There is a secret ingredient for me when it comes to deciding if I love an album or a song. A characteristic that, when included, instantly makes a song more compelling for me: Naivety - and in the same sense, delicacy. Bare with me. A perfect example of this is New Order/Joy Division and more specifically: the song Ceremony, genuinely one of my all time favourite songs. The parts of that song themselves are so simple and the songwriting even unsophisticated at times, but the feeling of emotional fragility that is created inside of that song is one of the most moving things I have personally ever experienced from listening to music. However, you change one part of that song and the whole thing falls apart. If that guitar and bass is overly written one tiny little bit more than it needs to be then the delicate nature of that song doesn’t exist. My guess is that sometimes this can come from a natural vulnerability that happens to manifest itself in a startlingly visceral, very imperfectly human way, if anyone could ever replicate this on purposefully consistent basis then they would honestly be up there with one of the best artists of all time in my opinion. But when I hear an artist choose to use this as an artistic choice I honestly love it. It’s a bias which helps define my taste and although the next pick doesn’t even come close to reaching those heights, it is drenched in that sweetness and maybe now you understand the context.

Parannoul - To see the next part of the dream

Listen to: Beautiful world,  White Ceiling,  Youth Rebellion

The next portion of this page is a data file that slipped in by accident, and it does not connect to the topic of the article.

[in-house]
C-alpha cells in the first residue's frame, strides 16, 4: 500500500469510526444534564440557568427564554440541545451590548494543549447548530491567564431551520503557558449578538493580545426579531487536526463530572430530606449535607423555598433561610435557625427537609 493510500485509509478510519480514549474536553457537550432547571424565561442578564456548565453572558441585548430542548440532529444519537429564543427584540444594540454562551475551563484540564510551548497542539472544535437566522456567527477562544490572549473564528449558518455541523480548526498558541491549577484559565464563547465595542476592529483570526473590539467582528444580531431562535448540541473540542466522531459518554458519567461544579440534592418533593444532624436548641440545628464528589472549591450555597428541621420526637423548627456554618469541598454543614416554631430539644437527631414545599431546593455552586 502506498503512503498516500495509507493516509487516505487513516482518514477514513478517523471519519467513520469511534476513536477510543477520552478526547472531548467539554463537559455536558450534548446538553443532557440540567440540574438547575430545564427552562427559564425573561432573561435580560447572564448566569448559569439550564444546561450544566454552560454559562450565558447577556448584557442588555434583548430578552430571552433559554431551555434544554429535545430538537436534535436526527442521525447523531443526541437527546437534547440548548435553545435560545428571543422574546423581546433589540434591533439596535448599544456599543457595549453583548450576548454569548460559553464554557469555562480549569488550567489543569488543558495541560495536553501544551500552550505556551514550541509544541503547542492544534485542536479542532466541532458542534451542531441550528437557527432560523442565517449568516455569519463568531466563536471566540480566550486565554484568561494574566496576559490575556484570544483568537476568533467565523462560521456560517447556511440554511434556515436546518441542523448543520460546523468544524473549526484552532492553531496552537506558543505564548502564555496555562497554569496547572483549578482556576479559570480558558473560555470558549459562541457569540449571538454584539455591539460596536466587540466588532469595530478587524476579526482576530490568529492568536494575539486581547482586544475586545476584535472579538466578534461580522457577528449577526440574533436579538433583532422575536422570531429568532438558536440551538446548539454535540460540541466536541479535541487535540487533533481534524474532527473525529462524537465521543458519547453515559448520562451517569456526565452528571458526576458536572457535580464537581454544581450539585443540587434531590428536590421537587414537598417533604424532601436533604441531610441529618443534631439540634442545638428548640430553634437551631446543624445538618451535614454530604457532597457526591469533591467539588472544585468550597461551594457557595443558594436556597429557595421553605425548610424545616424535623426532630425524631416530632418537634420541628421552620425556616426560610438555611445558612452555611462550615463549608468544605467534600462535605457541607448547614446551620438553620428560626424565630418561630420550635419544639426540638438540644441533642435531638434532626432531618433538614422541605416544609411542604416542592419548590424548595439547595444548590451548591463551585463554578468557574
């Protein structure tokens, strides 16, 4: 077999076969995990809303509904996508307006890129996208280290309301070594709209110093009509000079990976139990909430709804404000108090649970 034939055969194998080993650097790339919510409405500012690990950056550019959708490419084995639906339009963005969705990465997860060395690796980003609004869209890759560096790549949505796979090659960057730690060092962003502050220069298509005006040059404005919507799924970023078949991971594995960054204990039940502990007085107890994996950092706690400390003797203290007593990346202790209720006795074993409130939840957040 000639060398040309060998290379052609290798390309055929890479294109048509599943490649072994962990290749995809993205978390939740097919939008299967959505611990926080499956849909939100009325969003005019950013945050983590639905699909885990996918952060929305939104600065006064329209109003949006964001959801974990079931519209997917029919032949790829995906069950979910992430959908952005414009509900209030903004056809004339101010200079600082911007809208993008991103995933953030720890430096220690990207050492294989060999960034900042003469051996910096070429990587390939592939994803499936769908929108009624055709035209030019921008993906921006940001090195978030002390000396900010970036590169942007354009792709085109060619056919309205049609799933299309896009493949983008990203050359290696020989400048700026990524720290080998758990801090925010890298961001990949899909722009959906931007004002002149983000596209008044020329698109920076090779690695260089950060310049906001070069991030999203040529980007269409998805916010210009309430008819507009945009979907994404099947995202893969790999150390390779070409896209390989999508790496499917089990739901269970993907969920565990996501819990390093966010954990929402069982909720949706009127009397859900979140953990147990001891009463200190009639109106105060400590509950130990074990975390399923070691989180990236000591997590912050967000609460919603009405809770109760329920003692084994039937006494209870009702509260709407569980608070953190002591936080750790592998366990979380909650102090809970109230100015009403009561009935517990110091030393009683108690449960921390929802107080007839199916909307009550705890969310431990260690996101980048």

This record came out of nowhere for me and was one of the most emotionally tender albums I heard all year, and if it is shoe-gaze - which I have seen it described by others online - then it is the most interesting and effective shoe-gaze releases in a very long time. The sounds of the heavier guitars on certain points on the album certainly lineup with the harder tinged contemporary shoe gaze sounds that have been heard over the last few years. But I feel like this album is largely undefinable. The Shoe-gaze is there in the form of the huge distorted guitars mostly, but it is supplemented with a large amount other influences - even pop punk and midwest emo at certain times. The reason this album is one of my AOTY has less to do with specifics around instrumentation, production or vocals - which are in Korean anyway. But more to do with how masterfully and purposefully it creates this emotional setting that it places you inside. The emotions of the music here are tender and transparent — which is so impressive considering how easy it would be to slip into Melo-drama and caricature, especially due the pop-punk/emo inspired guitar present at points — even whilst the aesthetics of the sound can be coarse. The decision to blow out the drums and the guitars being often woollen allow Parannoul to contextualise the emotional message of the album in a way that doesn’t tread too closely towards done before emo feels. It’s so interesting to me. In my opinion made all the more impressive by the fact that - due to the vocals being in Korean - I have no idea what is even being said in the vocals. This record sounds like a magnetic snapshot in gloomy, melancholic time, similar to how it feels to read certain works by authors like Murakami. This is an album to listen to while driving at just that right time, when the light dwindling in the sky makes you feel just that little bit more open. It might not be everybody’s taste but in my opinion it is an absolute gem. It creates its own space and nails it.